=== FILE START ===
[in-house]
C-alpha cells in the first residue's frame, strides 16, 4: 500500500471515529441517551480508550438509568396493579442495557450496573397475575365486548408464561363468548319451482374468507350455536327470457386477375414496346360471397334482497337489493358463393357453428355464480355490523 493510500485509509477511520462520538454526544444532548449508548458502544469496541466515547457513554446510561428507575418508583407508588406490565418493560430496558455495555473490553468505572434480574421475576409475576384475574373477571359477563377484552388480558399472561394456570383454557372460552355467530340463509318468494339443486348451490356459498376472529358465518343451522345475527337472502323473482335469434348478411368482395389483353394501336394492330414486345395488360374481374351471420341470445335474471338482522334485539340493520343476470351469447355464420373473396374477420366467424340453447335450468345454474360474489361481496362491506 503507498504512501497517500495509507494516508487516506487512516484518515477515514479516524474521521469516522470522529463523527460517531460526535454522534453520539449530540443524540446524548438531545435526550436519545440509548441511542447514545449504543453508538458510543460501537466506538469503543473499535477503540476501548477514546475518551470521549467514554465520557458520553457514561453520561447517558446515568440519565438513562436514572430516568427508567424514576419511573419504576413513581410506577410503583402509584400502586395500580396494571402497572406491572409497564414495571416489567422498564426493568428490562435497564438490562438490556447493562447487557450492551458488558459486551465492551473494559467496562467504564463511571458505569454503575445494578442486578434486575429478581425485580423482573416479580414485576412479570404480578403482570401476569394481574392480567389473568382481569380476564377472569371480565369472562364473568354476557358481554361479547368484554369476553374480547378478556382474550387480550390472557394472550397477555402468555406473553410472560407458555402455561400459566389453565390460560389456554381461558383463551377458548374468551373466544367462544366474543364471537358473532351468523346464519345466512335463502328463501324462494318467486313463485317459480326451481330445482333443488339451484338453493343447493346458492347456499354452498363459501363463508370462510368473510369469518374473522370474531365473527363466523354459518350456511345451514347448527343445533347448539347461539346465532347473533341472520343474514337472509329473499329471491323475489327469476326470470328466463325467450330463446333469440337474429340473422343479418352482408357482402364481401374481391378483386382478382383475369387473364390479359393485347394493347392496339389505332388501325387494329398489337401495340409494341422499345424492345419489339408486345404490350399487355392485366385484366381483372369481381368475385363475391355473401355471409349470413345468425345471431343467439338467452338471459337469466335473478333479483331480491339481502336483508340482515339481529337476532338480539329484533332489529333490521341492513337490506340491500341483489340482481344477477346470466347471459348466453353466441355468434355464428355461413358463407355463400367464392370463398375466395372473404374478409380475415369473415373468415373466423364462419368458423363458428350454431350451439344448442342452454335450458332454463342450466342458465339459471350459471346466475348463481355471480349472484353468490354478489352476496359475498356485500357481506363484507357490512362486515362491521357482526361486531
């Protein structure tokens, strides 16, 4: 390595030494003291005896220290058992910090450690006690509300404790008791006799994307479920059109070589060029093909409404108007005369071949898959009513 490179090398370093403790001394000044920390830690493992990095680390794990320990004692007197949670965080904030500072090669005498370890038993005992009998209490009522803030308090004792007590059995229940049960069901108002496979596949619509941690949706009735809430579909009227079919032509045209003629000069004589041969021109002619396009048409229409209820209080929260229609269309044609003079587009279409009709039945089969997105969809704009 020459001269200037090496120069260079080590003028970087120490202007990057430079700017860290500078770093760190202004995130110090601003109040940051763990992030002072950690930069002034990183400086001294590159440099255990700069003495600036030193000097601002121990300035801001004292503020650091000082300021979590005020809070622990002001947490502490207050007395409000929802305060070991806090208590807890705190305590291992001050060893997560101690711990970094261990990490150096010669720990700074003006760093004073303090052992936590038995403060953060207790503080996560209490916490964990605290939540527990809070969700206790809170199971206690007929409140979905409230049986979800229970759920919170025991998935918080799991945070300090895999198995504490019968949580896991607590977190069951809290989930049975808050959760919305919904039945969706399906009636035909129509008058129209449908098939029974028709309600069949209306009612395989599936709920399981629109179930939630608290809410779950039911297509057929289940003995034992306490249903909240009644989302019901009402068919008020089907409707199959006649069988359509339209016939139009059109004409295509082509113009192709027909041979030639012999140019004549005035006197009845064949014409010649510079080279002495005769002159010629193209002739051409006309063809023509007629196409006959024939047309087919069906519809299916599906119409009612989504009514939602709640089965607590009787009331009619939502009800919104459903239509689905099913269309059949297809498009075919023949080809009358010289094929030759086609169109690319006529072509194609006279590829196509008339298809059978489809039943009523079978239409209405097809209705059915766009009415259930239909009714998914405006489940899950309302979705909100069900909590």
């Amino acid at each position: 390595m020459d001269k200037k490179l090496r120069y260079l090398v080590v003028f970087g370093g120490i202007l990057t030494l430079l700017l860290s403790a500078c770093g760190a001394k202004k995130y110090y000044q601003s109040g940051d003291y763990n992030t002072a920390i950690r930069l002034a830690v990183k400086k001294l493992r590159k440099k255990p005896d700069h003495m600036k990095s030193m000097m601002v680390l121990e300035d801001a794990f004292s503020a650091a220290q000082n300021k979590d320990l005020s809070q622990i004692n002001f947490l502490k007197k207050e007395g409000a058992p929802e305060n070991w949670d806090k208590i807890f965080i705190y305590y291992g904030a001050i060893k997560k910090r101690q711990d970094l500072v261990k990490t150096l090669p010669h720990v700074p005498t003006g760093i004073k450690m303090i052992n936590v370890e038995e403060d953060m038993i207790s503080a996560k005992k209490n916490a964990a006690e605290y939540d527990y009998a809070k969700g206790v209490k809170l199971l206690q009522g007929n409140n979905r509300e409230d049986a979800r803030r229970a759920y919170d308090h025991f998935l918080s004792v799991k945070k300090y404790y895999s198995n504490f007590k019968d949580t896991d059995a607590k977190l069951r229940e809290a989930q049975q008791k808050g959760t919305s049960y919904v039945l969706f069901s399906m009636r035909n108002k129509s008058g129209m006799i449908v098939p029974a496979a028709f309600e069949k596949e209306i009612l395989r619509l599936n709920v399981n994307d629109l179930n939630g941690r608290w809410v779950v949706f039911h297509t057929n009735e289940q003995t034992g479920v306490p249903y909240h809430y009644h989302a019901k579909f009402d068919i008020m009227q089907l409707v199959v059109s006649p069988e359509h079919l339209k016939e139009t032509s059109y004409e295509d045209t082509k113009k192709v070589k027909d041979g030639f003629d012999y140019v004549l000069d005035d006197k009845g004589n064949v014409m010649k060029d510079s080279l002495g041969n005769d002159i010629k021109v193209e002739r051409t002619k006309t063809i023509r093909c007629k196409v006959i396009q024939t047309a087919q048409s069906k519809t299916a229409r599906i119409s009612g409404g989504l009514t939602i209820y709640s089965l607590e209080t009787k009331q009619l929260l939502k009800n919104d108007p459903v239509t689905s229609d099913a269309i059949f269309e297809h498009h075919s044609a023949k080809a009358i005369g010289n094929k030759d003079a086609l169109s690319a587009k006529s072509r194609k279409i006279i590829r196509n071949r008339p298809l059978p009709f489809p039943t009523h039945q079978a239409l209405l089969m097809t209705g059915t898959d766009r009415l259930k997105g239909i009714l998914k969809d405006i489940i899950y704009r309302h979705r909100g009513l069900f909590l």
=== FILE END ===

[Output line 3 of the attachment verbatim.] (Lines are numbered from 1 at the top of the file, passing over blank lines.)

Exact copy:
């Protein structure tokens, strides 16, 4: 390595030494003291005896220290058992910090450690006690509300404790008791006799994307479920059109070589060029093909409404108007005369071949898959009513 490179090398370093403790001394000044920390830690493992990095680390794990320990004692007197949670965080904030500072090669005498370890038993005992009998209490009522803030308090004792007590059995229940049960069901108002496979596949619509941690949706009735809430579909009227079919032509045209003629000069004589041969021109002619396009048409229409209820209080929260229609269309044609003079587009279409009709039945089969997105969809704009 020459001269200037090496120069260079080590003028970087120490202007990057430079700017860290500078770093760190202004995130110090601003109040940051763990992030002072950690930069002034990183400086001294590159440099255990700069003495600036030193000097601002121990300035801001004292503020650091000082300021979590005020809070622990002001947490502490207050007395409000929802305060070991806090208590807890705190305590291992001050060893997560101690711990970094261990990490150096010669720990700074003006760093004073303090052992936590038995403060953060207790503080996560209490916490964990605290939540527990809070969700206790809170199971206690007929409140979905409230049986979800229970759920919170025991998935918080799991945070300090895999198995504490019968949580896991607590977190069951809290989930049975808050959760919305919904039945969706399906009636035909129509008058129209449908098939029974028709309600069949209306009612395989599936709920399981629109179930939630608290809410779950039911297509057929289940003995034992306490249903909240009644989302019901009402068919008020089907409707199959006649069988359509339209016939139009059109004409295509082509113009192709027909041979030639012999140019004549005035006197009845064949014409010649510079080279002495005769002159010629193209002739051409006309063809023509007629196409006959024939047309087919069906519809299916599906119409009612989504009514939602709640089965607590009787009331009619939502009800919104459903239509689905099913269309059949297809498009075919023949080809009358010289094929030759086609169109690319006529072509194609006279590829196509008339298809059978489809039943009523079978239409209405097809209705059915766009009415259930239909009714998914405006489940899950309302979705909100069900909590």